U.S. Treasurys yields fell on Monday with benchmark yields retreating from seven-month highs as concerns about Greece and its ability to avert default renewed safehaven demand for low-risk government debt.
Greece and its creditors have not reached a deal so the cash-strapped nation could obtain more funds. Greece delayed a 300 million euro payment to the International Monetary Fund last week and rattled investors on Friday when its Prime Minister Alexis Tsipras' outright rejected a proposal from lenders.
Athens struck a more conciliatory tone on Monday, giving some hopes that an agreement may be obtained by the end of June.
"Greece is clearly a big issue. People are watching and waiting," said John Herrmann, an interest rates strategist at Mitsubishi UFJ Securities USA Inc. in New York.
Greece-related safety bids provided a respite for the U.S. bond market that came off its worst week in three months.
A surprisingly strong payrolls report in May spurred selling in Treasurys on May, resulting in 10-year yields to book their largest single-week increase in nearly two years. The drop in yields will likely be limited as investors seek to reduce their Treasurys holdings in anticipation of this week's supply.
The Treasury Department will sell a combined $58 billion in three-year, 10-year and 30-year securities, starting Tuesday. Investors also face plenty of choices from the higher-yielding corporate bond sector, analysts said.
Companies are expected to sell about $30 billion in investment-grade debt this year, according to IFR, a unit of Thomson Reuters.
In early U.S. trading, the yield on benchmark 10-year Treasurys notes last traded at 2.38 percent, down 3 basis points from late on Friday.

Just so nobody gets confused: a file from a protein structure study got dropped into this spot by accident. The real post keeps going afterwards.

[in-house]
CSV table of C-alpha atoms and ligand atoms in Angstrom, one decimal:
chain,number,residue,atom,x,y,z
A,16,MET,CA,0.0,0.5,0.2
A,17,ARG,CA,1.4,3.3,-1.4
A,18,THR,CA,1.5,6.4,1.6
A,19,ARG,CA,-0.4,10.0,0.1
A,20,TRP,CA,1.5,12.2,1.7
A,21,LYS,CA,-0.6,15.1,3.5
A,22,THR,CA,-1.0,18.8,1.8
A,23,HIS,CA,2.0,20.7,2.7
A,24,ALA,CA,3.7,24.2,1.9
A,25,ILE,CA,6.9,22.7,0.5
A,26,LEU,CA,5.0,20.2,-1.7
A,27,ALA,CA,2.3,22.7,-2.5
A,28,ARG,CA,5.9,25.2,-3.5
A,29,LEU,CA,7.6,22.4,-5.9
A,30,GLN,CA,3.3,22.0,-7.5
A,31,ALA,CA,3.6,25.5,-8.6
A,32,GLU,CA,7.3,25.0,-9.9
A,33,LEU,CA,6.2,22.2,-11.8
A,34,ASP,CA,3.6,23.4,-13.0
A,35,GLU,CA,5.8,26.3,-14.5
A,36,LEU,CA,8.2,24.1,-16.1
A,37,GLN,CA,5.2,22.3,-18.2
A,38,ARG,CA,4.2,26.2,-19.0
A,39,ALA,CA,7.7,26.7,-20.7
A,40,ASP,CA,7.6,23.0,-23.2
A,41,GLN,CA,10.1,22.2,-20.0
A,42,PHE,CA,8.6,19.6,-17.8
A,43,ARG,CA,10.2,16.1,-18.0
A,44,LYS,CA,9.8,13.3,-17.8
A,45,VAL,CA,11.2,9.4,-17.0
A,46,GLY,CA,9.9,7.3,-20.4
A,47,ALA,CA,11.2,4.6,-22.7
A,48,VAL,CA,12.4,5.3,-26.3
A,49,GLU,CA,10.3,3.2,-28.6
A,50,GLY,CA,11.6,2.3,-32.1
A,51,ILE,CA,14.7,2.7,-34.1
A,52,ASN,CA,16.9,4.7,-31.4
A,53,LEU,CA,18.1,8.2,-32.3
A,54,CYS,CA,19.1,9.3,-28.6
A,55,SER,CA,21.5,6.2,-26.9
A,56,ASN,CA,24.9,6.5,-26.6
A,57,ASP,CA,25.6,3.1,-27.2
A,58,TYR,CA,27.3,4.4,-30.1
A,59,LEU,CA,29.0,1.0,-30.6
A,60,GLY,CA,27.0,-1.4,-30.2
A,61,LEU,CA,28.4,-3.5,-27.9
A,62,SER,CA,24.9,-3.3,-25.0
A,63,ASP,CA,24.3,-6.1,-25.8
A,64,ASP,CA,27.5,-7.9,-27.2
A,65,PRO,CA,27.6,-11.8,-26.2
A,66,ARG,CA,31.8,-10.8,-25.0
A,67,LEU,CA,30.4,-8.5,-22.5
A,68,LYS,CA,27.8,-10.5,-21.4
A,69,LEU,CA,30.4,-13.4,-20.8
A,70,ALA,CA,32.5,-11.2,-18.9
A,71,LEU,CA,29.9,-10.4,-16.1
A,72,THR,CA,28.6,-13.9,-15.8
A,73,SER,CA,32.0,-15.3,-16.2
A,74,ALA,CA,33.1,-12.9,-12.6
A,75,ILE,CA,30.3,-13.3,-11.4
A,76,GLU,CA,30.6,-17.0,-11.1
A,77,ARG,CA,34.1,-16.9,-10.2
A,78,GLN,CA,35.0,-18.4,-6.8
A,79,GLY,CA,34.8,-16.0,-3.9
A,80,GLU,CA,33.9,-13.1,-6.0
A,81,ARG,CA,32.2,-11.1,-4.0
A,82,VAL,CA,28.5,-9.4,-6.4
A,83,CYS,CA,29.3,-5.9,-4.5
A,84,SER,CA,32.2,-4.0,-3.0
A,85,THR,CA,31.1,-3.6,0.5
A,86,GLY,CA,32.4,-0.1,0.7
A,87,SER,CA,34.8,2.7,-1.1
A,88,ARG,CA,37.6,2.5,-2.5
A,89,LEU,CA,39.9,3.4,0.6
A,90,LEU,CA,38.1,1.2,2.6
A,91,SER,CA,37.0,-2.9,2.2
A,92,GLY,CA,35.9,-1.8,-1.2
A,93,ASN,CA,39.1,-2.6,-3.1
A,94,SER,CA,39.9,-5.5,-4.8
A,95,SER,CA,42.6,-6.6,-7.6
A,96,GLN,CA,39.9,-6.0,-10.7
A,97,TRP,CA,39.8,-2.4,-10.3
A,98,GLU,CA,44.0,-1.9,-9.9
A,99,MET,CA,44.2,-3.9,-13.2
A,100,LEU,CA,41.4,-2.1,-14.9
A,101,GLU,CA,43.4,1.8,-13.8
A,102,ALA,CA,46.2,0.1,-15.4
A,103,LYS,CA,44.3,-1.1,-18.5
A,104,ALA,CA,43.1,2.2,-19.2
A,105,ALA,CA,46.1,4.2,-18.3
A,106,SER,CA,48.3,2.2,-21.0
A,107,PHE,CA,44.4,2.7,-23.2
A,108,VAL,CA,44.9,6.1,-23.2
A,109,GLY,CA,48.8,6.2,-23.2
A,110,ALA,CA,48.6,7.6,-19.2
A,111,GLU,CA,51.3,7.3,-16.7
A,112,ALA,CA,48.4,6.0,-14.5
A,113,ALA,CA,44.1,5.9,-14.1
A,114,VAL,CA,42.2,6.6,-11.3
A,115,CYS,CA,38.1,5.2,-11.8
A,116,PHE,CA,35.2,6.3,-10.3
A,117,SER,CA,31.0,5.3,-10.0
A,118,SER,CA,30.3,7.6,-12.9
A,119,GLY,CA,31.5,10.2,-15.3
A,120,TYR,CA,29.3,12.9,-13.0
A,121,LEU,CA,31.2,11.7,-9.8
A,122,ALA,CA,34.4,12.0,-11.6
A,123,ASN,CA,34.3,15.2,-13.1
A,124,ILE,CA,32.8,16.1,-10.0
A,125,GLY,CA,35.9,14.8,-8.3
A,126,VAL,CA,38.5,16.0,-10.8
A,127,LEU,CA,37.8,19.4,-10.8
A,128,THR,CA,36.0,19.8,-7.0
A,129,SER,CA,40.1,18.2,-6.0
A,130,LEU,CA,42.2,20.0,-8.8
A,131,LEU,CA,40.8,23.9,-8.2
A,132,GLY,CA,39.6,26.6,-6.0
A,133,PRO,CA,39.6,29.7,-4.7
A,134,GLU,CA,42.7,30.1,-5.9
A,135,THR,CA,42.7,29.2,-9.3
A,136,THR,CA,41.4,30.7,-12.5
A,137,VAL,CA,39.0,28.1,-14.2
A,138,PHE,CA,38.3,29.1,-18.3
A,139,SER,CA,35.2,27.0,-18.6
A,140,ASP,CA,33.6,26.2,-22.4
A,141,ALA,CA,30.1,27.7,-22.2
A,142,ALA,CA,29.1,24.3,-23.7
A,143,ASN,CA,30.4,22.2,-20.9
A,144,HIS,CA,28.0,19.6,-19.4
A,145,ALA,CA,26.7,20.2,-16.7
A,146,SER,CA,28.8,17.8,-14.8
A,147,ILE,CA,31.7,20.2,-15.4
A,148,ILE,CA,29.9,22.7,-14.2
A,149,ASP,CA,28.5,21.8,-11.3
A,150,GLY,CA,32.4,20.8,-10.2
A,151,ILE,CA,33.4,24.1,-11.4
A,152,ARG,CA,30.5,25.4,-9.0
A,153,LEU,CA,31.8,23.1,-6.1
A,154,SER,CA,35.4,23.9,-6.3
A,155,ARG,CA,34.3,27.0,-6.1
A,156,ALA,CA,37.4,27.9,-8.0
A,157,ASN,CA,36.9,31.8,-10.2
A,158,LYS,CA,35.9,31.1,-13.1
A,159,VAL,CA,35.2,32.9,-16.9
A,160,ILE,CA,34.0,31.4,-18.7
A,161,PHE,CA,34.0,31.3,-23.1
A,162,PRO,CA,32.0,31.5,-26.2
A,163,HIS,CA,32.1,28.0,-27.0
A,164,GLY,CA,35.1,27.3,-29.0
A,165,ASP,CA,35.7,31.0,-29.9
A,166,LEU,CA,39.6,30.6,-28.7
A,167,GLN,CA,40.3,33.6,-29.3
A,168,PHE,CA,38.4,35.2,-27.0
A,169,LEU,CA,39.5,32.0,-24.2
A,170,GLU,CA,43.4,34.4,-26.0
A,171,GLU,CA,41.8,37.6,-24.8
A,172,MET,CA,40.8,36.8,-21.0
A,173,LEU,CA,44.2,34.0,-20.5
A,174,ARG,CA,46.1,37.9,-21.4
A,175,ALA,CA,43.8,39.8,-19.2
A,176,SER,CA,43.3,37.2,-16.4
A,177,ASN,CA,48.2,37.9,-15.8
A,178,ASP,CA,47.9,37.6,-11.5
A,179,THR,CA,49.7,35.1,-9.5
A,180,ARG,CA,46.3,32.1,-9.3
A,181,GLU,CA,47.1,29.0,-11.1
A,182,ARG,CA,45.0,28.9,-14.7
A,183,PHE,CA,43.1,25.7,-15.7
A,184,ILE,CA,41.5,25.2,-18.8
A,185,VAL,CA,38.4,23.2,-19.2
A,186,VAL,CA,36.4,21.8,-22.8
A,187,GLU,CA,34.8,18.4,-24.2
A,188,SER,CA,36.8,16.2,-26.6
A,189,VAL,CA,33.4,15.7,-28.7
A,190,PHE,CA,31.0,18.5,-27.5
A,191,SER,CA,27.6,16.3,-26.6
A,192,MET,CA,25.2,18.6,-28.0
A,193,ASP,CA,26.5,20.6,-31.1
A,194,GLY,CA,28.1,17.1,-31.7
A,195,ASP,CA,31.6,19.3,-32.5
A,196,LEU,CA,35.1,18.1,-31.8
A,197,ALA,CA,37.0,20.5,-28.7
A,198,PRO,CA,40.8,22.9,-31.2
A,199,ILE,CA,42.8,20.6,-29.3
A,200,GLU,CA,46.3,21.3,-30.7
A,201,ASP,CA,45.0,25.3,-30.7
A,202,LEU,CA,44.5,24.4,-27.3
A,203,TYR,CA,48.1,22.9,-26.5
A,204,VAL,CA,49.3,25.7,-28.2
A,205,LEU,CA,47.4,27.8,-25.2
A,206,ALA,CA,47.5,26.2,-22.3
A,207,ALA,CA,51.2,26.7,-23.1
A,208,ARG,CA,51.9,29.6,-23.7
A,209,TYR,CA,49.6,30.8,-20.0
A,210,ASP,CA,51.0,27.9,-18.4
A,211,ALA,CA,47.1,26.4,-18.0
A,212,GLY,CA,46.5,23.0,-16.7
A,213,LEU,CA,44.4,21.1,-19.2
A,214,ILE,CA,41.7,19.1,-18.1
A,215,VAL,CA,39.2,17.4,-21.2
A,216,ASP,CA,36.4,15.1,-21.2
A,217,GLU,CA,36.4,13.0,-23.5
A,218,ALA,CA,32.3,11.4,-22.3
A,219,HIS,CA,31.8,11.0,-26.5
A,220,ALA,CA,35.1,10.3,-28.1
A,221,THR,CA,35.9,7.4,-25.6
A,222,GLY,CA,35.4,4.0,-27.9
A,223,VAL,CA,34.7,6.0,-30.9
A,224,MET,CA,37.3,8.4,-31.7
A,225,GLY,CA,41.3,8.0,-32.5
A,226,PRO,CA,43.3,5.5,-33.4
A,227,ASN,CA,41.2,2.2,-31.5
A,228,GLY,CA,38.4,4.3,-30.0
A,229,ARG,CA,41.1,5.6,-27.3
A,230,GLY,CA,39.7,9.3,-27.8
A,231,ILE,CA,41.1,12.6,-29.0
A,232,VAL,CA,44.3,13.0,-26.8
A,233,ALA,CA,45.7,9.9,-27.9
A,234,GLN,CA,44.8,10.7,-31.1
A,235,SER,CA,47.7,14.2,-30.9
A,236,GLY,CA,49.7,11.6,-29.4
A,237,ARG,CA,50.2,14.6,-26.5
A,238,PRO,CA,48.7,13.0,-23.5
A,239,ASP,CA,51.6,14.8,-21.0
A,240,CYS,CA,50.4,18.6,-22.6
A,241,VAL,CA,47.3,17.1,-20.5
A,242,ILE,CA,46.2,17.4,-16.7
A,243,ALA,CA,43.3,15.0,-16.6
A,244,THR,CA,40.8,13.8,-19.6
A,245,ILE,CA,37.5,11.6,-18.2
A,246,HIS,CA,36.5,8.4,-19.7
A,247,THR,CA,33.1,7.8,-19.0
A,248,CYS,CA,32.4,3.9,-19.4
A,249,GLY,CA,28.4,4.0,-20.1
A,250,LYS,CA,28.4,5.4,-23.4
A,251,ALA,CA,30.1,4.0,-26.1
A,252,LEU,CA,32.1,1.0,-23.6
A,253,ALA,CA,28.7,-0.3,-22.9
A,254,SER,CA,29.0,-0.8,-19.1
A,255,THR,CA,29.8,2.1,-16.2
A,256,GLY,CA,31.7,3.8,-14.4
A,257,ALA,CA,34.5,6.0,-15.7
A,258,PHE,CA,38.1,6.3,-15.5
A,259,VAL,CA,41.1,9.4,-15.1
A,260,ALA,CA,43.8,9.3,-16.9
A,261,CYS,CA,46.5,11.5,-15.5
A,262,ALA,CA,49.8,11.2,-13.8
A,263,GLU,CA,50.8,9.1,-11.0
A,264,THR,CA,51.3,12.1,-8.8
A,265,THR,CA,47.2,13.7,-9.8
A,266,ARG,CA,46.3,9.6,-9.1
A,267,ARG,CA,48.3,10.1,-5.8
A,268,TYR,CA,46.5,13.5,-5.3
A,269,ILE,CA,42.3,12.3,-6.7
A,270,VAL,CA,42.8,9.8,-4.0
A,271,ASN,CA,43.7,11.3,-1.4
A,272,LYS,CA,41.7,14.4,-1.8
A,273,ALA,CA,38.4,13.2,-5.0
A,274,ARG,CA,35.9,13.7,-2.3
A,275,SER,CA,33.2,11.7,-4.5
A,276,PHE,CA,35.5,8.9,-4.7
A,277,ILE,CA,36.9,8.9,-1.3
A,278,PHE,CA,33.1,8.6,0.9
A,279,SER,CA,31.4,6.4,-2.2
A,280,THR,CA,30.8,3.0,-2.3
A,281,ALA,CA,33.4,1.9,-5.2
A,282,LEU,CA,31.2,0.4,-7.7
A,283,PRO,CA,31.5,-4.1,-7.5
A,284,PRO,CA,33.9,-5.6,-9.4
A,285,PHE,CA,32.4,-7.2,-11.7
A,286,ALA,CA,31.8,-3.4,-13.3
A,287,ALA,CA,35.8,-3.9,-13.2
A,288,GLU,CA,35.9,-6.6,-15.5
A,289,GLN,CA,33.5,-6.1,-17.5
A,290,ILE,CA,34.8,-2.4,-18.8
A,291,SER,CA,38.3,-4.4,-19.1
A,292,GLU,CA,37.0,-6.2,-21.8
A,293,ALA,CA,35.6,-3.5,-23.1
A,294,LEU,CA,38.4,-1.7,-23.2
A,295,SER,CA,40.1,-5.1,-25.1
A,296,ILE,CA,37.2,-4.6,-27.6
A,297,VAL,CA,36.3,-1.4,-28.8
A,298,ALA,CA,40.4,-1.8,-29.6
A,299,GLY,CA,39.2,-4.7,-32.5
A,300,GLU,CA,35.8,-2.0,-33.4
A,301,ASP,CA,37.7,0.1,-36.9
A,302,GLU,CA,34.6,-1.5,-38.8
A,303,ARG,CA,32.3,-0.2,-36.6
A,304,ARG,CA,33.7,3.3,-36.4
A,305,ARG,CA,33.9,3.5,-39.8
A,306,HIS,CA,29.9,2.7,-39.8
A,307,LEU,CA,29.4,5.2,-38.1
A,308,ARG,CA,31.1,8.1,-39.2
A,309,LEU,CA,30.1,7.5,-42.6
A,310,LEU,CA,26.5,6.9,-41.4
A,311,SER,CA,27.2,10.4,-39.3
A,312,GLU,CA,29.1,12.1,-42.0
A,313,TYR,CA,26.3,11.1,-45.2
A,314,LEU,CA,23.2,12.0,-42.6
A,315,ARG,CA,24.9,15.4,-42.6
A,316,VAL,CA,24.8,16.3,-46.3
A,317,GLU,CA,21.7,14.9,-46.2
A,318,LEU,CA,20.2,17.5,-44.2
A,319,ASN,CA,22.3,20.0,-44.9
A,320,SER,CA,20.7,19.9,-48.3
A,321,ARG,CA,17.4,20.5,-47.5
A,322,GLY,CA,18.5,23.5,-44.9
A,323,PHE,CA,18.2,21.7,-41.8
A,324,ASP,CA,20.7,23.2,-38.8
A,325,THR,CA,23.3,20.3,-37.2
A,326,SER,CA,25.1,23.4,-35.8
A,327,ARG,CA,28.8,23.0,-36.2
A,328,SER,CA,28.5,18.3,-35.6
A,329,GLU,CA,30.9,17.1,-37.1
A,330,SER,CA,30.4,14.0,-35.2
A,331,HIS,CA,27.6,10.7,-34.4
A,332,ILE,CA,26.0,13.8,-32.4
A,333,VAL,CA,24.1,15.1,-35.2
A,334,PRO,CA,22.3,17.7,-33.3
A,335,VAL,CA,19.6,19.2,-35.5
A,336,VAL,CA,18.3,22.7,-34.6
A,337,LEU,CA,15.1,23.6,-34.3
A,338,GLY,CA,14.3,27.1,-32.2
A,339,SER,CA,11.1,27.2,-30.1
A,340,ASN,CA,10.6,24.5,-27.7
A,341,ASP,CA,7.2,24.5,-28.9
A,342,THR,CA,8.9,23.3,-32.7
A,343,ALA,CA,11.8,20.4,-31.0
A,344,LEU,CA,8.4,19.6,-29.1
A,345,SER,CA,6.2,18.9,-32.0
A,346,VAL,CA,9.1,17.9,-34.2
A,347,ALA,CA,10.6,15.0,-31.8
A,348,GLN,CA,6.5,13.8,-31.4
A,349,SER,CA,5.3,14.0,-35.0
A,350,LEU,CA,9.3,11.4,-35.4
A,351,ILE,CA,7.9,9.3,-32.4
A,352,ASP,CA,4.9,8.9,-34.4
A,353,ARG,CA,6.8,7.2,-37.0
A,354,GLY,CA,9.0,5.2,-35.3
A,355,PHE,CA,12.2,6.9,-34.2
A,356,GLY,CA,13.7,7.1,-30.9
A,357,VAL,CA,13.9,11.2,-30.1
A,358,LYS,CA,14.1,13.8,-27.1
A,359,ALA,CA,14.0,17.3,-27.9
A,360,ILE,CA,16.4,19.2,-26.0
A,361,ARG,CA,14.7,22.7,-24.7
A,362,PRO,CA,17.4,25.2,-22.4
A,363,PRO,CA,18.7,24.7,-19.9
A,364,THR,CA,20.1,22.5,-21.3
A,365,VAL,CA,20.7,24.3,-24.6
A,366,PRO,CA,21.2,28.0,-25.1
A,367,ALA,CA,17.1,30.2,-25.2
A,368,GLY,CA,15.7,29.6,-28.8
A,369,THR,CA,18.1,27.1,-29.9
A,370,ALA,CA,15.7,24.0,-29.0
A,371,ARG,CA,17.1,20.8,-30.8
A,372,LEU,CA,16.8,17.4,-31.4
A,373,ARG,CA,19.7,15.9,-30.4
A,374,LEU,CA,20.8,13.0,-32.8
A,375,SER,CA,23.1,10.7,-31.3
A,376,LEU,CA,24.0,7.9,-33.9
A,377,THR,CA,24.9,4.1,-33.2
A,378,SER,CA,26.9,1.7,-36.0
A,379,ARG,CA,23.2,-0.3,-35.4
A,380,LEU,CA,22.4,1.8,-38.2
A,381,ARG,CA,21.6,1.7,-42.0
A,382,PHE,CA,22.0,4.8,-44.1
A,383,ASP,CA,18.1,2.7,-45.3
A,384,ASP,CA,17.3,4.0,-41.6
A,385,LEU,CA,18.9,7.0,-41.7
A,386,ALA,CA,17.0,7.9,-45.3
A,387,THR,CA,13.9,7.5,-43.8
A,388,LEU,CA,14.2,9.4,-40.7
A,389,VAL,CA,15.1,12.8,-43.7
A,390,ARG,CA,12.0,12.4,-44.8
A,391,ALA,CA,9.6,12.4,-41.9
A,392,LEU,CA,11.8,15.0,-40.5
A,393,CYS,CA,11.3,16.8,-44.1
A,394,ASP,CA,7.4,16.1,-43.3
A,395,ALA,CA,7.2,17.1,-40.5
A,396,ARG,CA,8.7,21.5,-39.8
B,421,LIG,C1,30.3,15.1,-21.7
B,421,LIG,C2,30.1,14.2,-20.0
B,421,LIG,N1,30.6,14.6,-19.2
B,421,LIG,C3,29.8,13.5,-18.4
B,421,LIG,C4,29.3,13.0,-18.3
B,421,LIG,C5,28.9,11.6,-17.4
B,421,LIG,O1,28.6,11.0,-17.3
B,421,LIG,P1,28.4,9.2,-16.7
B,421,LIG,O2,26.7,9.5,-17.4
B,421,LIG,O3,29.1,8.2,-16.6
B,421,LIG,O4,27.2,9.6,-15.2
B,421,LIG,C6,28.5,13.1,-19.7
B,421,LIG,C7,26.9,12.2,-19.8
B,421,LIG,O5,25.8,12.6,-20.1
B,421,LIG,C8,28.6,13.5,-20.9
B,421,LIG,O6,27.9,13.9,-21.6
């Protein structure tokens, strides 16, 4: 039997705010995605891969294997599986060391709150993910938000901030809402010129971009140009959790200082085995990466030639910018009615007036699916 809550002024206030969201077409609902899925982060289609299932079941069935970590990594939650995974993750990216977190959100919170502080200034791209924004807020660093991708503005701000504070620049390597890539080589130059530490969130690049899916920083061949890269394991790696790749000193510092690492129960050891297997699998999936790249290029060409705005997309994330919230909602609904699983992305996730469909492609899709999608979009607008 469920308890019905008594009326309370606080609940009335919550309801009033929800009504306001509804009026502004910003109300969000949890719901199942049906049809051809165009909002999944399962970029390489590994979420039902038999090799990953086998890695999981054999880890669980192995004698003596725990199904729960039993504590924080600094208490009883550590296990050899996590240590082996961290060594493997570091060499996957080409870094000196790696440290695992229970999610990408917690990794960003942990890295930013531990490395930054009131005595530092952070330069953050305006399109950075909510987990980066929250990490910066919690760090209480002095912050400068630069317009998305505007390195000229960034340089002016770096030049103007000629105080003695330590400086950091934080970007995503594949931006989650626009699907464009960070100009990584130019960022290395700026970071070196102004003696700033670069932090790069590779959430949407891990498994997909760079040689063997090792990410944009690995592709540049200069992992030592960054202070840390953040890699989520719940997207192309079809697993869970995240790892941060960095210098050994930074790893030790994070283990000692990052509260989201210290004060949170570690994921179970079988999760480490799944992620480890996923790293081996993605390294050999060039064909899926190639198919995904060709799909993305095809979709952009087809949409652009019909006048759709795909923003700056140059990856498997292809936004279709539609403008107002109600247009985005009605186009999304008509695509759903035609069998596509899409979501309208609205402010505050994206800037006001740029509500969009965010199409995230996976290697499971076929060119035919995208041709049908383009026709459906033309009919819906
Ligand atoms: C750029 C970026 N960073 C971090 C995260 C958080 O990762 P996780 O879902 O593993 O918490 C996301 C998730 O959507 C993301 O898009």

It hit 2.442 percent on Friday, which was the high since early October, according to Tradeweb. The 30-year bond yield declined by about 2 basis points to 3.10 percent.
Yields at the short-end of the curve edged down after rising earlier, with two-year yields at 0.7088 percent compared with 0.71 percent late on Friday, reflecting nervousness about the U.S. rate outlook.
"It's all change in sentiment in new directions this morning. The strength of Friday's U.S. payrolls number and stronger Chinese trade surplus numbers should be a wake-up call to the growth naysayers," Bill Blain, a strategist at Mint Partners in London, said in a note on Monday.
He was referring to data on Monday that showed China posted a near-record trade surplus in May at $59.49 billion, although imports tumbled 17.6 percent from a year earlier – highlighting a slowdown in consumer spending.
"Treasurys are down and the dollar is up. The talking heads are now confidently predicting a September Fed hike, and the smarter ones wondering how much," Blain wrote.
Analysts said that in the wake of the upbeat payrolls number, U.S. retail sales data on Thursday will be watched closely for further clues on when to expect a rate rise.
German Bunds, a key driving factor behind the U.S. Treasury market in recent weeks, remained in focus.
The yield on the 10-year German Bund, the benchmark in Europe, rose as high as 0.90 percent on Monday after data showed German industrial output rose a higher-than-expected 0.9 percent in April.
—CNBC contributed to this report.